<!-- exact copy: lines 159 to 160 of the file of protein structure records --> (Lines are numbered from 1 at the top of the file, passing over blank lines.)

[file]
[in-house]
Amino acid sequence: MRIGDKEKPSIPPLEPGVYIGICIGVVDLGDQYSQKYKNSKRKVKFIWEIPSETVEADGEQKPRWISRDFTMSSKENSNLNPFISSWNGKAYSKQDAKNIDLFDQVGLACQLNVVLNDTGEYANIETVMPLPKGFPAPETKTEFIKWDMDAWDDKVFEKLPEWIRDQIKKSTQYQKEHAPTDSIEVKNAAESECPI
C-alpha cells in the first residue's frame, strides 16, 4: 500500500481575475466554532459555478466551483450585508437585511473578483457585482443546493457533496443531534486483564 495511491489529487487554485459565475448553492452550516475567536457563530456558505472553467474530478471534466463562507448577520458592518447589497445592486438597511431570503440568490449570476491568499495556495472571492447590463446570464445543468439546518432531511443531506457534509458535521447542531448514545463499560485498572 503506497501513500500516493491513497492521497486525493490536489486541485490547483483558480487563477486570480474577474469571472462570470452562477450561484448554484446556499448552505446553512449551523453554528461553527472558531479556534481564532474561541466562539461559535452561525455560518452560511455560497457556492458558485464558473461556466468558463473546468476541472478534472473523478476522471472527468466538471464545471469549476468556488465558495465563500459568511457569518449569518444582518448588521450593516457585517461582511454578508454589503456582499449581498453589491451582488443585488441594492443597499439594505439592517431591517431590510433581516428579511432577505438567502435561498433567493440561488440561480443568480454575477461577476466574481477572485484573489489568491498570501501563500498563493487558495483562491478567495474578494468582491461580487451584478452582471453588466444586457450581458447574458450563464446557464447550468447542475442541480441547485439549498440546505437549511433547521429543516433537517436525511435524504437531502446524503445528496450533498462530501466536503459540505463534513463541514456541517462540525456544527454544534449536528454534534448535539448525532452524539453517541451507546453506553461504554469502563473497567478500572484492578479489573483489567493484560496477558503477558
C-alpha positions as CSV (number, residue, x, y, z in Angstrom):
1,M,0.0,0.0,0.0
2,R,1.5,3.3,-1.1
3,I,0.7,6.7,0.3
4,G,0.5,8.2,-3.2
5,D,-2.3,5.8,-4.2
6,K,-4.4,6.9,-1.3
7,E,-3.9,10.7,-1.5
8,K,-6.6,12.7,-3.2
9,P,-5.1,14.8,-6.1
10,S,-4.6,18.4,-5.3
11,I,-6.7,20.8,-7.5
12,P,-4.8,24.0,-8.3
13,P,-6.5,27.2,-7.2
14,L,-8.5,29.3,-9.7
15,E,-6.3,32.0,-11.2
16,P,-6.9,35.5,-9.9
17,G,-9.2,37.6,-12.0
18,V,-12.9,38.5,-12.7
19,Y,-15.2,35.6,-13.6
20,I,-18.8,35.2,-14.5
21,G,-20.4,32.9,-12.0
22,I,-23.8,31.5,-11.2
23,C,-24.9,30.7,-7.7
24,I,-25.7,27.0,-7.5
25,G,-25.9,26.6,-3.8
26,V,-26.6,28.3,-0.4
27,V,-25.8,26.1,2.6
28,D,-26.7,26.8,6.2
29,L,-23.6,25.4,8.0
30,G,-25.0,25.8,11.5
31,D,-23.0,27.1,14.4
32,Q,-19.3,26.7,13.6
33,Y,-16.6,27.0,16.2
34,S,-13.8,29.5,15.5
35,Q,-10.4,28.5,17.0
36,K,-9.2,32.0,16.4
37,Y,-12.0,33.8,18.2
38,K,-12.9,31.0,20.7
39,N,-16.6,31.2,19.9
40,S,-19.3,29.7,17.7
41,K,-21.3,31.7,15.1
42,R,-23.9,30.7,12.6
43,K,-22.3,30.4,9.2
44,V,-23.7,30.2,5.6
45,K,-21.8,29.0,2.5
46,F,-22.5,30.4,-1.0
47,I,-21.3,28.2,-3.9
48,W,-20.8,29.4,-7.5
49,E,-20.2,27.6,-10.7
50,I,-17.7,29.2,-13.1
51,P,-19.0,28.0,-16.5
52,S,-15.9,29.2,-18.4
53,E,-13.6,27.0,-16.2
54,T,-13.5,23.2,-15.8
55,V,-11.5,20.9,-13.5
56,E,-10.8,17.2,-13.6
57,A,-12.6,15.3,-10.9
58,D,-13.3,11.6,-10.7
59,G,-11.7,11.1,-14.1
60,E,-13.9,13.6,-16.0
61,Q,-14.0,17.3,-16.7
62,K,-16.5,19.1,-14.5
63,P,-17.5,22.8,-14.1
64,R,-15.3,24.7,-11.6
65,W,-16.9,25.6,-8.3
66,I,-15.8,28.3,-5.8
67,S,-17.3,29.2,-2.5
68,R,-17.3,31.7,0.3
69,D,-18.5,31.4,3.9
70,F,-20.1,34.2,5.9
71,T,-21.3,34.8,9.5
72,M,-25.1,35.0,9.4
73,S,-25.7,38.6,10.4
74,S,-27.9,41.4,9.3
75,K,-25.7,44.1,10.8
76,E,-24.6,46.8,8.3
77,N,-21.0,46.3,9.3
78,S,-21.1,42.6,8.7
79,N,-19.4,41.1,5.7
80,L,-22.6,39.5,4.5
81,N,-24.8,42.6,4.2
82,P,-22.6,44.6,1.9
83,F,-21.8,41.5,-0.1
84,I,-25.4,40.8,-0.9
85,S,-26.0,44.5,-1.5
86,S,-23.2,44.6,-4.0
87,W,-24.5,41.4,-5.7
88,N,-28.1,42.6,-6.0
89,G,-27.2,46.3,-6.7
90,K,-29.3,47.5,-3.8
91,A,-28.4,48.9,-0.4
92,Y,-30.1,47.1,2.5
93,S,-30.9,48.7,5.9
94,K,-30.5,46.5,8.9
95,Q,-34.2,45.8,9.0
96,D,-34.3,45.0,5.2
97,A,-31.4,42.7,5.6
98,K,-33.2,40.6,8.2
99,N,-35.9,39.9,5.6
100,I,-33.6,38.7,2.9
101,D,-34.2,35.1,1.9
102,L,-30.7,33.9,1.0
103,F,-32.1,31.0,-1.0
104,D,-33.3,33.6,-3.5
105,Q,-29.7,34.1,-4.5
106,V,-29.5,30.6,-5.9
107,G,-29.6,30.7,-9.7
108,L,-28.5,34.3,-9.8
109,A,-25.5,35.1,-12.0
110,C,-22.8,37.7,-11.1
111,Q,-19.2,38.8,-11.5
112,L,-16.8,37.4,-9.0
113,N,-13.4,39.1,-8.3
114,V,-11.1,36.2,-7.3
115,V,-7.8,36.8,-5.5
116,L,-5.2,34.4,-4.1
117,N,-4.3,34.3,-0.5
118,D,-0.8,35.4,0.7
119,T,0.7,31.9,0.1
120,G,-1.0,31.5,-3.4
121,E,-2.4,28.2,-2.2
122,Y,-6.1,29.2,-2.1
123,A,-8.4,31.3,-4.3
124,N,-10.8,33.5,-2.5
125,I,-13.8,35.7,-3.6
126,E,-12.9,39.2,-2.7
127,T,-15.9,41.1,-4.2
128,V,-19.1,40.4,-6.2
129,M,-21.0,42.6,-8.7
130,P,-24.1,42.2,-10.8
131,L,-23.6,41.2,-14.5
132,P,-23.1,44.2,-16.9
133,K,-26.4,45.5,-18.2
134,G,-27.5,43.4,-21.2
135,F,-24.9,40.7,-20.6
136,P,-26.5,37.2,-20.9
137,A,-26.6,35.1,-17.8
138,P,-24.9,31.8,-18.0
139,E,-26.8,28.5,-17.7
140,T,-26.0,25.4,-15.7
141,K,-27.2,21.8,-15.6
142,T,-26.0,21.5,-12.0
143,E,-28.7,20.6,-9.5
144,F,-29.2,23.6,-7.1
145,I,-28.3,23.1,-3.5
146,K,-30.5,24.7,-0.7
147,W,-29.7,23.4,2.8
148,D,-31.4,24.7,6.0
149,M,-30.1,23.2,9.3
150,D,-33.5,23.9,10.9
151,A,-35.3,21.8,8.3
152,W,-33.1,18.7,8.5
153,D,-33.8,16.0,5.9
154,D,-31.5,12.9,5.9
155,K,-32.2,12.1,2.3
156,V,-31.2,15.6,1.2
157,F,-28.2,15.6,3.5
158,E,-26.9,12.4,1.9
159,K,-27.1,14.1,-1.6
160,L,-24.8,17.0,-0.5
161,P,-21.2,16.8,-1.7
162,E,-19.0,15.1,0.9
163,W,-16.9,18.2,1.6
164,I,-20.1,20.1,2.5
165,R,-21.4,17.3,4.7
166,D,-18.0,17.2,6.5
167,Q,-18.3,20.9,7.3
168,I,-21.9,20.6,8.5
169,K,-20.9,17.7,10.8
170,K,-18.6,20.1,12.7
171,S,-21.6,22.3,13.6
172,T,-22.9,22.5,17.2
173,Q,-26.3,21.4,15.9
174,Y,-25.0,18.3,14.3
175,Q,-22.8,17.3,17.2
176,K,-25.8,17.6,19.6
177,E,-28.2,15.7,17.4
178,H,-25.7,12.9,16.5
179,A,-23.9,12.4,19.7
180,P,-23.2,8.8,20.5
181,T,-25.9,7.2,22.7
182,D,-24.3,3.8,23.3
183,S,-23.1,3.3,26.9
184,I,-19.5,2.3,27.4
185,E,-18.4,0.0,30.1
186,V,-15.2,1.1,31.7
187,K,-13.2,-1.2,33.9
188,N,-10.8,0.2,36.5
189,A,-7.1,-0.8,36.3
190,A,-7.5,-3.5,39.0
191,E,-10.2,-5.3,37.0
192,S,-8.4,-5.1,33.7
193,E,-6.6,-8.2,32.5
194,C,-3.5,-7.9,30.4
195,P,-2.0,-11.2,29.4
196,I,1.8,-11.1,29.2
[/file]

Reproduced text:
155,K,-32.2,12.1,2.3
156,V,-31.2,15.6,1.2